Deciding which type of air cooling device to buy can depend on a number of things like location, budget, accessibility or available space. Mini-splits cost more and window units are bulky, so many choose a portable air conditioner. Some have a single hose and others have dual hoses. Which is better and why?
Before deciding on which model to purchase, let's first look at what those hoses are and why portable units need them.
What Are the Portable Air Conditioner Hoses For?
The mechanism that lies under the panelling and runs all air conditioning devices is a refrigeration process similar to what you'll find on your domestic refrigerator. Contained in a reservoir and in piping there is a refrigerant gas that is central to this type of air chilling device. This gas is pumped through the piping by a motor and is compressed by a compressor in order to lower its temperature.
The process produces chilled air that is pumped into the room by a powerful fan. The part you don't see is that process also produces a greater volume of hot air that has absorbed much of the water vapour in the atmosphere of the space being cooled. This hot, moist air must be expelled to the outside to enable the interior to be cooled.
It might interest you to know that if the hot air is not taken away but allowed to escape into the room, the net effect would be to heat up the space, not cool it. This is not desirable, of course!
With fixed AC systems and units, the hot, moist air is exhausted through ducts or vents to a condenser unit located outside the building which effectively draws that unwanted hot air from the building and releases it into the outside air.
Portable units do not have an external condenser to do that job. Instead, they perform the condenser's job inside the unit and expel the hot air out through an exhaust hose that is connected to a window kit or fixed vent in the wall.
Why Do Some Portable AC Units Need Two Hoses?
The main difference between single- and dual-hose AC units is down to efficiency and as a by-product, economy.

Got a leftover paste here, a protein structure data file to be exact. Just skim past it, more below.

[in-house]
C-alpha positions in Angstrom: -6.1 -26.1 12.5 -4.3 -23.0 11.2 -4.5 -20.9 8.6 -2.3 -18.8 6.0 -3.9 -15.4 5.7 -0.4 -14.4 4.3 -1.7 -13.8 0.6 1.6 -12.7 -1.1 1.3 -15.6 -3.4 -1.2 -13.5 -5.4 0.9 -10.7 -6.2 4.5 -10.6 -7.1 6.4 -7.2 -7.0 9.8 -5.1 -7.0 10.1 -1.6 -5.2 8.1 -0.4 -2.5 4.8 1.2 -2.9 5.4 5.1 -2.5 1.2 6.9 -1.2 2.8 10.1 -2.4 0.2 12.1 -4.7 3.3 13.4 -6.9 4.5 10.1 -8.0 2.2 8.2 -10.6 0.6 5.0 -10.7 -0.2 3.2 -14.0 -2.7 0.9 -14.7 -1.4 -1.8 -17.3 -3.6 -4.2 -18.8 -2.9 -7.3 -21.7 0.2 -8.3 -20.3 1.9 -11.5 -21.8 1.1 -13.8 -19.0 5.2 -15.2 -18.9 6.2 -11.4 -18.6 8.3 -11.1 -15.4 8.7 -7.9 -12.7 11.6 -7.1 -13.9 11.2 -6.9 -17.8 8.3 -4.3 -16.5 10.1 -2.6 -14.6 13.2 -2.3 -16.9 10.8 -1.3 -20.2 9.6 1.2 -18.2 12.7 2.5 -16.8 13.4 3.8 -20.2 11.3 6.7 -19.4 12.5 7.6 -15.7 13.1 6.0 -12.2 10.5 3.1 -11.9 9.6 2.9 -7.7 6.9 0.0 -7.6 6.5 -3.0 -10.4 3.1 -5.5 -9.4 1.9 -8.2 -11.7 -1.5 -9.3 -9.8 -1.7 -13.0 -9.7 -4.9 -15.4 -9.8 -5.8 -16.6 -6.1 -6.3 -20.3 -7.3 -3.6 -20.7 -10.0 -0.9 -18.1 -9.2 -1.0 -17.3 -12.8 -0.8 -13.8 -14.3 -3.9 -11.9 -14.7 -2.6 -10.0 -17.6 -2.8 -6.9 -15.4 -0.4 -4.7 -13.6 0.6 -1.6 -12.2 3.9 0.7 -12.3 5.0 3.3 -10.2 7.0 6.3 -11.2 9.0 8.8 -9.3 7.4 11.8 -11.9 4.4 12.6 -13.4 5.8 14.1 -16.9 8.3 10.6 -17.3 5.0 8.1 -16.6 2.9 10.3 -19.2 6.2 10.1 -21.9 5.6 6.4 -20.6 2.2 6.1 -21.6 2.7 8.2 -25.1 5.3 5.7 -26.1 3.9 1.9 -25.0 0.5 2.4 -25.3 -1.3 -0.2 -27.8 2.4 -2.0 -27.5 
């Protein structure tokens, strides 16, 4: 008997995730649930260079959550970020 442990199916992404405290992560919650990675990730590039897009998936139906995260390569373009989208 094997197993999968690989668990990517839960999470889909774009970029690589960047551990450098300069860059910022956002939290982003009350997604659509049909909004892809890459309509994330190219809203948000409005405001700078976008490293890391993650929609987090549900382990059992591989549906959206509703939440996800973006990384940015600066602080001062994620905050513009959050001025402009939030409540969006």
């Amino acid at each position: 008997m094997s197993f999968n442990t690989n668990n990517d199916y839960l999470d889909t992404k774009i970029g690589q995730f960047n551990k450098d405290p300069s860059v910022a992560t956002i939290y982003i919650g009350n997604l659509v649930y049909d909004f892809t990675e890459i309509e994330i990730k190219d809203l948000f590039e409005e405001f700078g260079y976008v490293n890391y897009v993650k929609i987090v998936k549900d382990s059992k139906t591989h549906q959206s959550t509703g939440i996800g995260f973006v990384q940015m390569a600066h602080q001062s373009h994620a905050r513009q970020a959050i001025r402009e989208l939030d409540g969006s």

Single hose units draw warm air from the room, send it past refrigerant cooled coils and then send hot, moist air through the hose and out of the room or building. This is desirable, however the process creates negative air pressure as air is pushed out of the room.
Any cracks around doors and windows can allow hot air from outside to seep into the building and the negative air pressure inside pulls that hot air in. If a large area is being cooled, the AC will have to work harder to cool the room, using more energy and running up a larger bill for you.
Fortunately, if the area is not large, a single vent unit can provide a cooled atmosphere without using too much additional energy and costing more.
A dual hose AC unit has two air intakes and one exhaust hosepipe. Through the first intake located on the unit, air is drawn in from the room to be cooled and that cooled air is sent back into the room.
As the unit heats up through the refrigeration process, it uses the intake hose to pull fresh air from outside the building to help cool the unit. The second hose exhausts all of the hot air outside the building.
Thanks to a more efficient exchange of air, the dual hose unit works less hard and more efficiently than a single hose version.
Choosing the Best Option for You
While initial cost is a deciding factor for many people, the higher purchase cost dual hose version is a better long-term investment. That's because it uses less energy to provide a given level of cooling when compared to a single hose unit, meaning long-term savings on energy bills.
This holds true for most cooling situations apart from where you only have a small space to cool and a single hose unit will suffice.
Either way, I would advise checking out this article to choose the best dual hose portable air conditioner for your needs and proceed from there. I should just remind you that this type of cooling device is a portable air conditioning unit and is very different from the evaporative cooler without an exhaust vent (these moisture-based cooling devices are also known as swamp coolers) as described in those articles.
There may be an argument for trying to save money on the purchase cost of a cooling unit and opting for the cheapest, but that can prove to be false economy especially in the long term.
Not only that, but many of the cheapest AC units are imported from places where cheap materials are used coupled with often shoddy workmanship and few quality controls. You might save money at the outset but it could cost you a lot more when the device goes wrong early on or flat out dies on you!
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